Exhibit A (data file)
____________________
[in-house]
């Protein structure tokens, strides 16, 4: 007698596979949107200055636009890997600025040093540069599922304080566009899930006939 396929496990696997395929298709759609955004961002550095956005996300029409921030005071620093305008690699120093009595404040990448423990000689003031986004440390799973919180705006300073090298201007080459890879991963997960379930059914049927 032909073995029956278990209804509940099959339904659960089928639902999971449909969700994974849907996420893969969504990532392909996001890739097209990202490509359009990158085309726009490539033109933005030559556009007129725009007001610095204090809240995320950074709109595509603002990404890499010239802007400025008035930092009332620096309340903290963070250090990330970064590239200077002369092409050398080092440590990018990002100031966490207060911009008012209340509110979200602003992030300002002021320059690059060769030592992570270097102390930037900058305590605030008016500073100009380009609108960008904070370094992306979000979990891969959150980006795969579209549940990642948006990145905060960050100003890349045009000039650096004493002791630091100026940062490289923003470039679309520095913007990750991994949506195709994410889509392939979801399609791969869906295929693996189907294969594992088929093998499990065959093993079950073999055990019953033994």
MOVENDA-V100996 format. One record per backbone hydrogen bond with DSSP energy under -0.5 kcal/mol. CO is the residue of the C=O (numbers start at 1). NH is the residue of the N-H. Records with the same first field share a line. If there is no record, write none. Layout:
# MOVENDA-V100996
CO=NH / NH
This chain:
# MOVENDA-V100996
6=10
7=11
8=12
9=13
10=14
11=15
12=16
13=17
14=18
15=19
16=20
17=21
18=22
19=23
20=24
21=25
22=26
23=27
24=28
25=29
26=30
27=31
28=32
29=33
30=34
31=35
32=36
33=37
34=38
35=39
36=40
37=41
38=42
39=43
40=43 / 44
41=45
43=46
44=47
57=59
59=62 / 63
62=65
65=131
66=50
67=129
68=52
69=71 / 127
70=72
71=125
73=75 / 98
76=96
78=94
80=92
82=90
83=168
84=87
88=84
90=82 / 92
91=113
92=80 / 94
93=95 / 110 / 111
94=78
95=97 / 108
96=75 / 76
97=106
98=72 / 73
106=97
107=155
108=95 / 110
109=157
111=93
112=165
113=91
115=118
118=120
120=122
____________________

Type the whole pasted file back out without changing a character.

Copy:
[in-house]
């Protein structure tokens, strides 16, 4: 007698596979949107200055636009890997600025040093540069599922304080566009899930006939 396929496990696997395929298709759609955004961002550095956005996300029409921030005071620093305008690699120093009595404040990448423990000689003031986004440390799973919180705006300073090298201007080459890879991963997960379930059914049927 032909073995029956278990209804509940099959339904659960089928639902999971449909969700994974849907996420893969969504990532392909996001890739097209990202490509359009990158085309726009490539033109933005030559556009007129725009007001610095204090809240995320950074709109595509603002990404890499010239802007400025008035930092009332620096309340903290963070250090990330970064590239200077002369092409050398080092440590990018990002100031966490207060911009008012209340509110979200602003992030300002002021320059690059060769030592992570270097102390930037900058305590605030008016500073100009380009609108960008904070370094992306979000979990891969959150980006795969579209549940990642948006990145905060960050100003890349045009000039650096004493002791630091100026940062490289923003470039679309520095913007990750991994949506195709994410889509392939979801399609791969869906295929693996189907294969594992088929093998499990065959093993079950073999055990019953033994």
MOVENDA-V100996 format. One record per backbone hydrogen bond with DSSP energy under -0.5 kcal/mol. CO is the residue of the C=O (numbers start at 1). NH is the residue of the N-H. Records with the same first field share a line. If there is no record, write none. Layout:
# MOVENDA-V100996
CO=NH / NH
This chain:
# MOVENDA-V100996
6=10
7=11
8=12
9=13
10=14
11=15
12=16
13=17
14=18
15=19
16=20
17=21
18=22
19=23
20=24
21=25
22=26
23=27
24=28
25=29
26=30
27=31
28=32
29=33
30=34
31=35
32=36
33=37
34=38
35=39
36=40
37=41
38=42
39=43
40=43 / 44
41=45
43=46
44=47
57=59
59=62 / 63
62=65
65=131
66=50
67=129
68=52
69=71 / 127
70=72
71=125
73=75 / 98
76=96
78=94
80=92
82=90
83=168
84=87
88=84
90=82 / 92
91=113
92=80 / 94
93=95 / 110 / 111
94=78
95=97 / 108
96=75 / 76
97=106
98=72 / 73
106=97
107=155
108=95 / 110
109=157
111=93
112=165
113=91
115=118
118=120
120=122